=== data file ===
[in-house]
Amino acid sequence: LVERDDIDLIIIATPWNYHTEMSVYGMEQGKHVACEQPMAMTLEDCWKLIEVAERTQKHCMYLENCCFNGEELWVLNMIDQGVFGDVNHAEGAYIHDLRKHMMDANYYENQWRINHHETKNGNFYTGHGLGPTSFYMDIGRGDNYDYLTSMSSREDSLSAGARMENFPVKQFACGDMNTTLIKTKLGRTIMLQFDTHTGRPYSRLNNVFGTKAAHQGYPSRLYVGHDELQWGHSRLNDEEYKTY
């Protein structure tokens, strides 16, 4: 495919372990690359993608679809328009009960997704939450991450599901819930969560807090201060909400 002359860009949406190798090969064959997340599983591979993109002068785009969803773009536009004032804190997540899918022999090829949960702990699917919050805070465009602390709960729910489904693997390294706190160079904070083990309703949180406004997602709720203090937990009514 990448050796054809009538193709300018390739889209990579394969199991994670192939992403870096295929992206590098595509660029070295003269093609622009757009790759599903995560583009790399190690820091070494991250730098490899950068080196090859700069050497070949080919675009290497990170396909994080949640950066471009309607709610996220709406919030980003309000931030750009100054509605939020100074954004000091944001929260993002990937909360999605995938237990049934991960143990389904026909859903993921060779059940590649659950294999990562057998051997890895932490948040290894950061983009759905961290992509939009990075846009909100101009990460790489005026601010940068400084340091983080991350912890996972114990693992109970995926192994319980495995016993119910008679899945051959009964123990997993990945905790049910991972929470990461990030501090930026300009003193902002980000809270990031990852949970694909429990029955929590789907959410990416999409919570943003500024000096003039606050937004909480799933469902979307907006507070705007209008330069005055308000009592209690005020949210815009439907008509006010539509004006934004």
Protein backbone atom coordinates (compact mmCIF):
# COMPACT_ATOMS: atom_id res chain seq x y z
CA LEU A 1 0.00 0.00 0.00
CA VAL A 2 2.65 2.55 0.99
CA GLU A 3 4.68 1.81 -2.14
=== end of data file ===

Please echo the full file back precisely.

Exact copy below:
[in-house]
Amino acid sequence: LVERDDIDLIIIATPWNYHTEMSVYGMEQGKHVACEQPMAMTLEDCWKLIEVAERTQKHCMYLENCCFNGEELWVLNMIDQGVFGDVNHAEGAYIHDLRKHMMDANYYENQWRINHHETKNGNFYTGHGLGPTSFYMDIGRGDNYDYLTSMSSREDSLSAGARMENFPVKQFACGDMNTTLIKTKLGRTIMLQFDTHTGRPYSRLNNVFGTKAAHQGYPSRLYVGHDELQWGHSRLNDEEYKTY
């Protein structure tokens, strides 16, 4: 495919372990690359993608679809328009009960997704939450991450599901819930969560807090201060909400 002359860009949406190798090969064959997340599983591979993109002068785009969803773009536009004032804190997540899918022999090829949960702990699917919050805070465009602390709960729910489904693997390294706190160079904070083990309703949180406004997602709720203090937990009514 990448050796054809009538193709300018390739889209990579394969199991994670192939992403870096295929992206590098595509660029070295003269093609622009757009790759599903995560583009790399190690820091070494991250730098490899950068080196090859700069050497070949080919675009290497990170396909994080949640950066471009309607709610996220709406919030980003309000931030750009100054509605939020100074954004000091944001929260993002990937909360999605995938237990049934991960143990389904026909859903993921060779059940590649659950294999990562057998051997890895932490948040290894950061983009759905961290992509939009990075846009909100101009990460790489005026601010940068400084340091983080991350912890996972114990693992109970995926192994319980495995016993119910008679899945051959009964123990997993990945905790049910991972929470990461990030501090930026300009003193902002980000809270990031990852949970694909429990029955929590789907959410990416999409919570943003500024000096003039606050937004909480799933469902979307907006507070705007209008330069005055308000009592209690005020949210815009439907008509006010539509004006934004």
Protein backbone atom coordinates (compact mmCIF):
# COMPACT_ATOMS: atom_id res chain seq x y z
CA LEU A 1 0.00 0.00 0.00
CA VAL A 2 2.65 2.55 0.99
CA GLU A 3 4.68 1.81 -2.14